Wednesday, July 08, 2009

Who Gives a Truck?

One of the striking aspects of painful childhood memories is the fact that they often concern relatively trivial matters rather than the real tragedies of life. For example, I still feel a pang in my heart when I remember the circus marionette that broke off when I dangled it out the car window and how it was dashed to pieces in freeway traffic. And I still feel guilty about not giving a prized crossword puzzle book to the girl in the next hospital bed because I rationalized that her brain tumor would prevent her from solving the puzzles on its pages. And I still feel a profound feeling of alienation and abandonment when I think about ice cream trucks and their unpredictable courses.

I grew up in the hills over Pasadena miles away from local commerce, parks, and clusters of residential kids. Most of our neighbors when I was growing up were retired couples or middle-aged gay Republicans, and so ice cream trucks never ventured up the windy roads to come to our street. One day, however, a single disoriented truck did accidentally show up in our neighborhood. I was so excited to see this symbol of suburban normalcy that I begged the driver to stay parked while I ran to get money. By the time I came back, the truck was gone. I spent hours chasing the sound of what I thought was the echo of the truck's tinkling tune in search of it.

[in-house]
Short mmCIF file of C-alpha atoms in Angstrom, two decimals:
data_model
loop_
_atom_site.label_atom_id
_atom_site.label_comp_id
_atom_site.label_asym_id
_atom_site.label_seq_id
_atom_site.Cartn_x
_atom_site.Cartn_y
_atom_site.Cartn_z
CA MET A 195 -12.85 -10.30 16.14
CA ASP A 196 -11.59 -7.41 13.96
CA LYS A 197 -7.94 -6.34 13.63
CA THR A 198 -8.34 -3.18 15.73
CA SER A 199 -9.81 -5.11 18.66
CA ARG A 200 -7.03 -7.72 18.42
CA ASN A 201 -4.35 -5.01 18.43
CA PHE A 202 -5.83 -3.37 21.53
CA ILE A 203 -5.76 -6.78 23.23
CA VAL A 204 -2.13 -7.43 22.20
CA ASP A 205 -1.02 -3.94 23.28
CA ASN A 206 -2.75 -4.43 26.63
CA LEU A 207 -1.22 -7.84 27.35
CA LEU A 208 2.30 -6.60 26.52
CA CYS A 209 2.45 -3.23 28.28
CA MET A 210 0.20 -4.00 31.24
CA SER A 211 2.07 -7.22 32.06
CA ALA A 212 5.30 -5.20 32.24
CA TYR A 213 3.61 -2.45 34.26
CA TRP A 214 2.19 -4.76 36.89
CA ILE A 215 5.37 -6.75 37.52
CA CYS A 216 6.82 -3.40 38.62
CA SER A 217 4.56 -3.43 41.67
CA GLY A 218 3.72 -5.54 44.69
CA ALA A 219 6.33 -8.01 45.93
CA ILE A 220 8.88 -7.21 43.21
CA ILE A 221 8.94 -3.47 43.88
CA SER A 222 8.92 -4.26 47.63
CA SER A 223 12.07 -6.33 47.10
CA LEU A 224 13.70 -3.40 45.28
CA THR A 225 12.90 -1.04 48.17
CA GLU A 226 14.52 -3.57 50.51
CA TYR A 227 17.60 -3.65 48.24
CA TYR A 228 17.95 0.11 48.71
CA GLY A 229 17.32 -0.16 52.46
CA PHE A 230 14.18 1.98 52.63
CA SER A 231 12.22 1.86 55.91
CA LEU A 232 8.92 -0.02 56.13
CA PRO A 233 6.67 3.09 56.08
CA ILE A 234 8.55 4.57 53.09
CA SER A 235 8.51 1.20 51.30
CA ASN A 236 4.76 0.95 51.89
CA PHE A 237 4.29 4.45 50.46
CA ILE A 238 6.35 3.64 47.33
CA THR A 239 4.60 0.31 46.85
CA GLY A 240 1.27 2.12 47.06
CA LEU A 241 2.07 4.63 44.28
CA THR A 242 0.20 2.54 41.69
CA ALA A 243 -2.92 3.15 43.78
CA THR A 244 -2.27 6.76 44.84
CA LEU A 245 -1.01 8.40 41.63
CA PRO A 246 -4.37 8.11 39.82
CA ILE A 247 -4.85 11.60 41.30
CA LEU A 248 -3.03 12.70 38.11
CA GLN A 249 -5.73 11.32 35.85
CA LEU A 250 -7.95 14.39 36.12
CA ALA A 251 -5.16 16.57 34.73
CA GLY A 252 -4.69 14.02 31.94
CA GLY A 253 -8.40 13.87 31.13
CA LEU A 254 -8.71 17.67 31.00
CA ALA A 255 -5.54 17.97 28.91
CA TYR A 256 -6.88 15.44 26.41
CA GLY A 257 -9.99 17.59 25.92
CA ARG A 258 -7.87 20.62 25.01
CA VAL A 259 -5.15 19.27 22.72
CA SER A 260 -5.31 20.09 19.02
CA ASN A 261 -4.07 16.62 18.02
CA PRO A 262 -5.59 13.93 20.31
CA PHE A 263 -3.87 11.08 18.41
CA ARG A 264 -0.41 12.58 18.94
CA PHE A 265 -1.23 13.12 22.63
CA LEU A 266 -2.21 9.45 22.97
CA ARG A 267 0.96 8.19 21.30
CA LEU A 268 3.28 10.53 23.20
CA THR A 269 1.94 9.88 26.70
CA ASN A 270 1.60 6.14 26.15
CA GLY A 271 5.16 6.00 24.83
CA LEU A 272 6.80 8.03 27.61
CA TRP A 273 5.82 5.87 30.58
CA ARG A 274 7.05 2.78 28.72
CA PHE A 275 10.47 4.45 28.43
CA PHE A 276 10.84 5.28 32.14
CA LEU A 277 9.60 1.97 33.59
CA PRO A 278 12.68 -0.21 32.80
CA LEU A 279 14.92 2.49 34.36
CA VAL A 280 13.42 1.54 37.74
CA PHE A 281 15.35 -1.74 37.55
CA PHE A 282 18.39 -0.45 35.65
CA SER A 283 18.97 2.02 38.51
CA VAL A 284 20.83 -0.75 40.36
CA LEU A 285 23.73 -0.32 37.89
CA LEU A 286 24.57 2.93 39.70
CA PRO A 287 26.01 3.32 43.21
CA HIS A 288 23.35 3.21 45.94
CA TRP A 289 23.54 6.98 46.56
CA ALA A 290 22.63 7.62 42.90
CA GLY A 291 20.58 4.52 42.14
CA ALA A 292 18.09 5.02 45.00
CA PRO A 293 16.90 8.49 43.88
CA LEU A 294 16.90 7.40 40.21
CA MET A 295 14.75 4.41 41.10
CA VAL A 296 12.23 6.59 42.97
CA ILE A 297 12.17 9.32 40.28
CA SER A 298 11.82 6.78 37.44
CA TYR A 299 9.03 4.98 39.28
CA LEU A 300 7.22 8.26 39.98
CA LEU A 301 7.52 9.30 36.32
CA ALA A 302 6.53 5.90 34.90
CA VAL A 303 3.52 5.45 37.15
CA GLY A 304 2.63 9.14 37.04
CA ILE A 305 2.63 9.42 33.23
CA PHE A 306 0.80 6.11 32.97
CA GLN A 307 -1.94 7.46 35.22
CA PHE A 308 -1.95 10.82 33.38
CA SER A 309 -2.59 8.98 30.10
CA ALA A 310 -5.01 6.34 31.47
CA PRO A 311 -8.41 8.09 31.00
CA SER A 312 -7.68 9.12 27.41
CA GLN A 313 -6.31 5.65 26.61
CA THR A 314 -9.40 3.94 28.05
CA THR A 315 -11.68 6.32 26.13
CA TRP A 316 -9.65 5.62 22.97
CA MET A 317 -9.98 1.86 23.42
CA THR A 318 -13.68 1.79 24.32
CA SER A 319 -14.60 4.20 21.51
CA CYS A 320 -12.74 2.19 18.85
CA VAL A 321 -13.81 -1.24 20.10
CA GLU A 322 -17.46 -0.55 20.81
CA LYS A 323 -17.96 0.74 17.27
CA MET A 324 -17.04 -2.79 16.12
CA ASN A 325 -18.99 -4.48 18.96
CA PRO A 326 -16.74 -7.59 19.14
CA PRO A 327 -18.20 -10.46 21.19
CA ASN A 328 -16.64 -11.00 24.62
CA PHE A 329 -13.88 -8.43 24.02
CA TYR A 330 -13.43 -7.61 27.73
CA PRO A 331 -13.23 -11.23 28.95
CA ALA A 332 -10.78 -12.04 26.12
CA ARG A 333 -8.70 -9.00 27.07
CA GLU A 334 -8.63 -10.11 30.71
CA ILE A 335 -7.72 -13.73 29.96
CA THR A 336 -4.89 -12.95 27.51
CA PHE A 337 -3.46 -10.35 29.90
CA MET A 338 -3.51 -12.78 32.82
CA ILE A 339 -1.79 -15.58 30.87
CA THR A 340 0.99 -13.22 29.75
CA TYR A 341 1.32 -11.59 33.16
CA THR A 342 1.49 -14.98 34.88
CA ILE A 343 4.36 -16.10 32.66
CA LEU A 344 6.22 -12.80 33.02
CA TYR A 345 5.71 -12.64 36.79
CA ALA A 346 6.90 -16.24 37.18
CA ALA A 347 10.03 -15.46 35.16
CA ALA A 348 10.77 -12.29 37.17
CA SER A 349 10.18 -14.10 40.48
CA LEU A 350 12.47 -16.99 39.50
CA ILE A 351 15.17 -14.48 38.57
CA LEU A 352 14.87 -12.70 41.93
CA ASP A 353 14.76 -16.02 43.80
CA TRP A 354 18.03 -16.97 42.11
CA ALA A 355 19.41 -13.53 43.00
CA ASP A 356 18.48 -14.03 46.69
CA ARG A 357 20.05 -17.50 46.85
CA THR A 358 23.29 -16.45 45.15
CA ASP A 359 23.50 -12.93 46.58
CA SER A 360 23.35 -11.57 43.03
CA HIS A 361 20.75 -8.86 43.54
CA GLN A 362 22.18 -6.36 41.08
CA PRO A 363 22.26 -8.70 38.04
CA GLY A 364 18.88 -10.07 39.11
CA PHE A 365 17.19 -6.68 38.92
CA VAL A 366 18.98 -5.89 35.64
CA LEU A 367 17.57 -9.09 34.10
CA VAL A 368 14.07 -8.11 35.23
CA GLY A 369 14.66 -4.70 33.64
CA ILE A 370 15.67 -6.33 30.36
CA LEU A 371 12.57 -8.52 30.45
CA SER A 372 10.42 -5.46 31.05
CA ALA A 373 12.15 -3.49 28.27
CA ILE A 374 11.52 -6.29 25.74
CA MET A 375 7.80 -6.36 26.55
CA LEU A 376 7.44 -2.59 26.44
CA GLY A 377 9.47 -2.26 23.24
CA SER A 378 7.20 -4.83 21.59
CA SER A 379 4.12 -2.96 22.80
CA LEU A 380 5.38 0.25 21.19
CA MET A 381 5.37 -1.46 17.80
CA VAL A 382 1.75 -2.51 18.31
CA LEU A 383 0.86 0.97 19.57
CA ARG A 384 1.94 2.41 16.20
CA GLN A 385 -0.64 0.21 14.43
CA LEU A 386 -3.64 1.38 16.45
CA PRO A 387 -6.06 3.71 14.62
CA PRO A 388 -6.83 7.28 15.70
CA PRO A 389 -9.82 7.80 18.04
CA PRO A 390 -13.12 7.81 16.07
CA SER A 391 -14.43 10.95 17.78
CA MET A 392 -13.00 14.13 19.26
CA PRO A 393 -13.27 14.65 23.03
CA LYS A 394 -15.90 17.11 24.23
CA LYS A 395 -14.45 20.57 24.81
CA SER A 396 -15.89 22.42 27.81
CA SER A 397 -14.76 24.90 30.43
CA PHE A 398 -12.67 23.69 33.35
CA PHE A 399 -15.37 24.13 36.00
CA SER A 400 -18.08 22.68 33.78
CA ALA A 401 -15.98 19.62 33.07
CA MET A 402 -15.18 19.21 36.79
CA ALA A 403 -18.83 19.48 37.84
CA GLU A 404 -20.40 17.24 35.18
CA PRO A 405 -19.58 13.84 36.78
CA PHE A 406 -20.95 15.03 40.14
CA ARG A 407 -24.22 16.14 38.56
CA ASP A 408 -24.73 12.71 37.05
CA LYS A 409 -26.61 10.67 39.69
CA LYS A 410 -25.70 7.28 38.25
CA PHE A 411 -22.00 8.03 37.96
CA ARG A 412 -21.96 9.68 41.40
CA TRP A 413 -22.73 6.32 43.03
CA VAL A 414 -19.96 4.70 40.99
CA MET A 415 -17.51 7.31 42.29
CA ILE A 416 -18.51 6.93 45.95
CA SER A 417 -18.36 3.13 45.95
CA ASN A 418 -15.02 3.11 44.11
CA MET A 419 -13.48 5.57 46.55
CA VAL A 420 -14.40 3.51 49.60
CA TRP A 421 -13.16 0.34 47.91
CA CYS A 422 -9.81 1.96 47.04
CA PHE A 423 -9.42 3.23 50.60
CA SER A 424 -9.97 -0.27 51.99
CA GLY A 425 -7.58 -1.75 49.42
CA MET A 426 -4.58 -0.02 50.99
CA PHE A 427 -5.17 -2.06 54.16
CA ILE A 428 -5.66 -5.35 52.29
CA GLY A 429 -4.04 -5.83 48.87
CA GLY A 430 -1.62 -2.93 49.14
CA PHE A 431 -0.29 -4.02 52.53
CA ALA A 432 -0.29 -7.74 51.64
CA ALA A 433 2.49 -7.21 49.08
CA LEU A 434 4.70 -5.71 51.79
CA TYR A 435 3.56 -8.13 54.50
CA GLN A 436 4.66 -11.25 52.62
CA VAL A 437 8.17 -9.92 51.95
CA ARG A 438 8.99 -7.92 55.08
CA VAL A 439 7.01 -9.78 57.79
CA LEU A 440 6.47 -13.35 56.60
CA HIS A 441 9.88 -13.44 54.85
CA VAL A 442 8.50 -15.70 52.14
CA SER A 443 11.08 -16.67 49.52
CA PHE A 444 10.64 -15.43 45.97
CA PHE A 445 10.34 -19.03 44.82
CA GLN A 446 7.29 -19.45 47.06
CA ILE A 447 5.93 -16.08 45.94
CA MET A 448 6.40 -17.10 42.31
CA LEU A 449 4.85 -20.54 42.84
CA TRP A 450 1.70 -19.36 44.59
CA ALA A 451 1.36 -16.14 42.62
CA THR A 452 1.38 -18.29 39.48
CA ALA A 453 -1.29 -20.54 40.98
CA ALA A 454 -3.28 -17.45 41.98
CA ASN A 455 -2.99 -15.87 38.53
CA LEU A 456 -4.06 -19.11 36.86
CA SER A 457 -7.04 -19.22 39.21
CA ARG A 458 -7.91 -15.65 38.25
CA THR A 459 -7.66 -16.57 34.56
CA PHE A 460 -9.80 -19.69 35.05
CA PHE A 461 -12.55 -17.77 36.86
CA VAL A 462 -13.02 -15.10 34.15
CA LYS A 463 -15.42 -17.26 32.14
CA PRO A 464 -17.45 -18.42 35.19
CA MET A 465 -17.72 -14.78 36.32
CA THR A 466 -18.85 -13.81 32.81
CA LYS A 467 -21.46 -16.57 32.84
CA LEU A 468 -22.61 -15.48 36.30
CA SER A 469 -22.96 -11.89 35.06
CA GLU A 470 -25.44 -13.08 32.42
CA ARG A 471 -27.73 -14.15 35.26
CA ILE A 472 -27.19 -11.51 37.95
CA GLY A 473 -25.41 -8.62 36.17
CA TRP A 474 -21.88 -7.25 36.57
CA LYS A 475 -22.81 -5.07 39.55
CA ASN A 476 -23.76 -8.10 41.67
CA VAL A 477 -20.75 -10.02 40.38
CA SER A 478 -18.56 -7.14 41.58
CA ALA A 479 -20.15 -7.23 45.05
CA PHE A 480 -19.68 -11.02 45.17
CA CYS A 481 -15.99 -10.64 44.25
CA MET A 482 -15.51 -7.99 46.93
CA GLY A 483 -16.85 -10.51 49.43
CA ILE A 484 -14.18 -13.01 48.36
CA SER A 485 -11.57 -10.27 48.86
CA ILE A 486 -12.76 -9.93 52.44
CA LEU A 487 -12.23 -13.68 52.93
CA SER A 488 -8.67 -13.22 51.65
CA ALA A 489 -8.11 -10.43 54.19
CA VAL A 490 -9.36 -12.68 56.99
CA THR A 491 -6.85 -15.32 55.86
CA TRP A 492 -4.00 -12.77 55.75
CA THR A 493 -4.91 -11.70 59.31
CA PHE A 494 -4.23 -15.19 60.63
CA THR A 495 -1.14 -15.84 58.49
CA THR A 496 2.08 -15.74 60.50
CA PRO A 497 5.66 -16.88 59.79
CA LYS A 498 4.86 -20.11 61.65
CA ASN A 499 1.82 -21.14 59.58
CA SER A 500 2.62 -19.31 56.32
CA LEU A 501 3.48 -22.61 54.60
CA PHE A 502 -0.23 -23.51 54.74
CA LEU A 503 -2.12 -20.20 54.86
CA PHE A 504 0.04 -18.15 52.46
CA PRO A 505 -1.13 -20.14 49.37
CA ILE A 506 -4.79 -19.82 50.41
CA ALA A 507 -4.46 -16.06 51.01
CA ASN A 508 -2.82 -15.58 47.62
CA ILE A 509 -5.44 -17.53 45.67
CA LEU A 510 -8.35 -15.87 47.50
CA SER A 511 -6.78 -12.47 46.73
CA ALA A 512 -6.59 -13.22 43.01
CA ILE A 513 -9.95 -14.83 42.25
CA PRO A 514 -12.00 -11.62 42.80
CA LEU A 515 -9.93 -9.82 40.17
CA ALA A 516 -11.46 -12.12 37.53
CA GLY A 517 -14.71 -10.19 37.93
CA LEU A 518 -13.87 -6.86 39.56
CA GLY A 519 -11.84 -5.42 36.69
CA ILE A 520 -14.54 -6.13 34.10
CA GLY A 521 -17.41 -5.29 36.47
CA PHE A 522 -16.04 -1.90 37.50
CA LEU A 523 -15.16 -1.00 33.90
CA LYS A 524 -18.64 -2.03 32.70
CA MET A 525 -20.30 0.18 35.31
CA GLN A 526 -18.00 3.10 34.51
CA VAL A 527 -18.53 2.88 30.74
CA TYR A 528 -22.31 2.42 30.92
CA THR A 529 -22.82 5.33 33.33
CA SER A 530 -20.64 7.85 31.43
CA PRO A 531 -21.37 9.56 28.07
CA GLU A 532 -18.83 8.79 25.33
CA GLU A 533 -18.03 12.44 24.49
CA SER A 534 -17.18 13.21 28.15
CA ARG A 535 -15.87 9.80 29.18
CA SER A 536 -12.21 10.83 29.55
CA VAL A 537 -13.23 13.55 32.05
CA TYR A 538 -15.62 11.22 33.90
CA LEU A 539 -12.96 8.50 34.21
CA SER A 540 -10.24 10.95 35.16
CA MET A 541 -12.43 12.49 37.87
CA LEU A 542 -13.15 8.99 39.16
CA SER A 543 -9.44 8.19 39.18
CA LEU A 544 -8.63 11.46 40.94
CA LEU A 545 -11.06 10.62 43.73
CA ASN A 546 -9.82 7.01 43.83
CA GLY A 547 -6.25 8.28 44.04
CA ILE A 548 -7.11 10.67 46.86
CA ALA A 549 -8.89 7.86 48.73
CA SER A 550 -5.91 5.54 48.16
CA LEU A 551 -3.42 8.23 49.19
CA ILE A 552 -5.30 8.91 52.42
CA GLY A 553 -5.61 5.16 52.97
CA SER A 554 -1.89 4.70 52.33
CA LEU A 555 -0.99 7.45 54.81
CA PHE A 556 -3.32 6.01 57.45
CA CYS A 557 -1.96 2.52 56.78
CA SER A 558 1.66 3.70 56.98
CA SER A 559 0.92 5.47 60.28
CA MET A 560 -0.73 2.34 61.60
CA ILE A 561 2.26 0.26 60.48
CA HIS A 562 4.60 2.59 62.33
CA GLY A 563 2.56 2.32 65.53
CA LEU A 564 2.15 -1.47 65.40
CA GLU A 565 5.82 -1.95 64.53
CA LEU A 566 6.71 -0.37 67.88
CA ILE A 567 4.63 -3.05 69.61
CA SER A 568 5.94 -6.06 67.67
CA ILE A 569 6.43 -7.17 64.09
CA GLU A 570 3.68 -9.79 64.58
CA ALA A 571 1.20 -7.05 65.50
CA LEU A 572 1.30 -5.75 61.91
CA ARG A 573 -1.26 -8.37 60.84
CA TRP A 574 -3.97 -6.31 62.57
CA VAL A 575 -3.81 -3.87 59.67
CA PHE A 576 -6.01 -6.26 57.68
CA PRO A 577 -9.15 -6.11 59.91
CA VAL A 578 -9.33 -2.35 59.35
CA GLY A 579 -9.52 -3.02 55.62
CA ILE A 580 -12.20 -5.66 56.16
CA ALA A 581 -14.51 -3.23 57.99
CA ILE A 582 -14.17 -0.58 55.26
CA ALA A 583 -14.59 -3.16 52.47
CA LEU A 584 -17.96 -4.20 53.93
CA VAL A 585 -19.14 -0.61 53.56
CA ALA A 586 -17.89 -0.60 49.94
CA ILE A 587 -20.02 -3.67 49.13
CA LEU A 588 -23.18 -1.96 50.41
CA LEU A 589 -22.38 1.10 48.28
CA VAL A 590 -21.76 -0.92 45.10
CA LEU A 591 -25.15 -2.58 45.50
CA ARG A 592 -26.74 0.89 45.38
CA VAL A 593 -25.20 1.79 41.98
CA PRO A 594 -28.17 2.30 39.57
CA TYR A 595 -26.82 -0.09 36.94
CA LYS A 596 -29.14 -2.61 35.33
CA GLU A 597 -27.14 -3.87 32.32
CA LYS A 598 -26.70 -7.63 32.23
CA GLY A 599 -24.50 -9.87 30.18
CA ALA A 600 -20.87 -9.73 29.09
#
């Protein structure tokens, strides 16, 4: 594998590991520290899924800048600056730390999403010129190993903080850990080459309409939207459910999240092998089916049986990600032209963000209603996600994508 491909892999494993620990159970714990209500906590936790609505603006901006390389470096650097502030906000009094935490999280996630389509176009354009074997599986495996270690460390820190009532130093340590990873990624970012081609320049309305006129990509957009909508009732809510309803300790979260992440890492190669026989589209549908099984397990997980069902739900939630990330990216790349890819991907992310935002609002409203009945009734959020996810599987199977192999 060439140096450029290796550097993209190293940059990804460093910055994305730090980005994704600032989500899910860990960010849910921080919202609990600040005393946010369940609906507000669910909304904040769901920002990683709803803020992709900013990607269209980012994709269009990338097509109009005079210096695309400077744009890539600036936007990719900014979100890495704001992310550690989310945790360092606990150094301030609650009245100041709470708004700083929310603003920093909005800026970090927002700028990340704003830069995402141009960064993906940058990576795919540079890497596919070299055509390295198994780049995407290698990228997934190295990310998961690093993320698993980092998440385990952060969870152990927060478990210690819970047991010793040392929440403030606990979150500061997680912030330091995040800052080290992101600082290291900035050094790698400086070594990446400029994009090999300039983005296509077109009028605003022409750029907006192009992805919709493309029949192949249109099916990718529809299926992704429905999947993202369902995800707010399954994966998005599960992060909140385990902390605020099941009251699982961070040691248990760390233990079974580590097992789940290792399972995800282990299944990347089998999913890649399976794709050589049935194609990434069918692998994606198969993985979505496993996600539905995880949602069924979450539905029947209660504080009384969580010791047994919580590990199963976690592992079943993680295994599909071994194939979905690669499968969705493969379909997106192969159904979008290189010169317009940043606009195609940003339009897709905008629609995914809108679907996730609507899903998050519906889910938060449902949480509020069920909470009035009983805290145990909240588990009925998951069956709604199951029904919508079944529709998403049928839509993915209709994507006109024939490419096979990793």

Last week, while walking in my neighborhood, I came upon an equally amazing truck. It was a truck for Calbi BBQ, a company that specializes in combining two of my favorite Los Angeles cuisines: Korean food and Mexican food. Customers can enjoy tacos, burritos, and quesadillas made with Korean-style beef, kimchi, and tofu. Again, by the time that I returned with my wallet, the magical truck was gone. It turned out, however, that the truck had a website, where Calbi BBQ enthusiasts could find out where the GPS coordinates of the truck could be tracked on an interactive Google map or one could look for information on the company's blog or Twitter feed.

It turns out that the Calbi truck actually has an older, more famous mobile cousin: the Kogi Truck, which according to an NPR story, "Tweeting Food Truck Draws L.A.'s Hungry Crowds," also uses ubiquitous computing technologies. In addition to the Kogi tribute on YouTube above, you can also check out their Flickr stream and Twitter feed.

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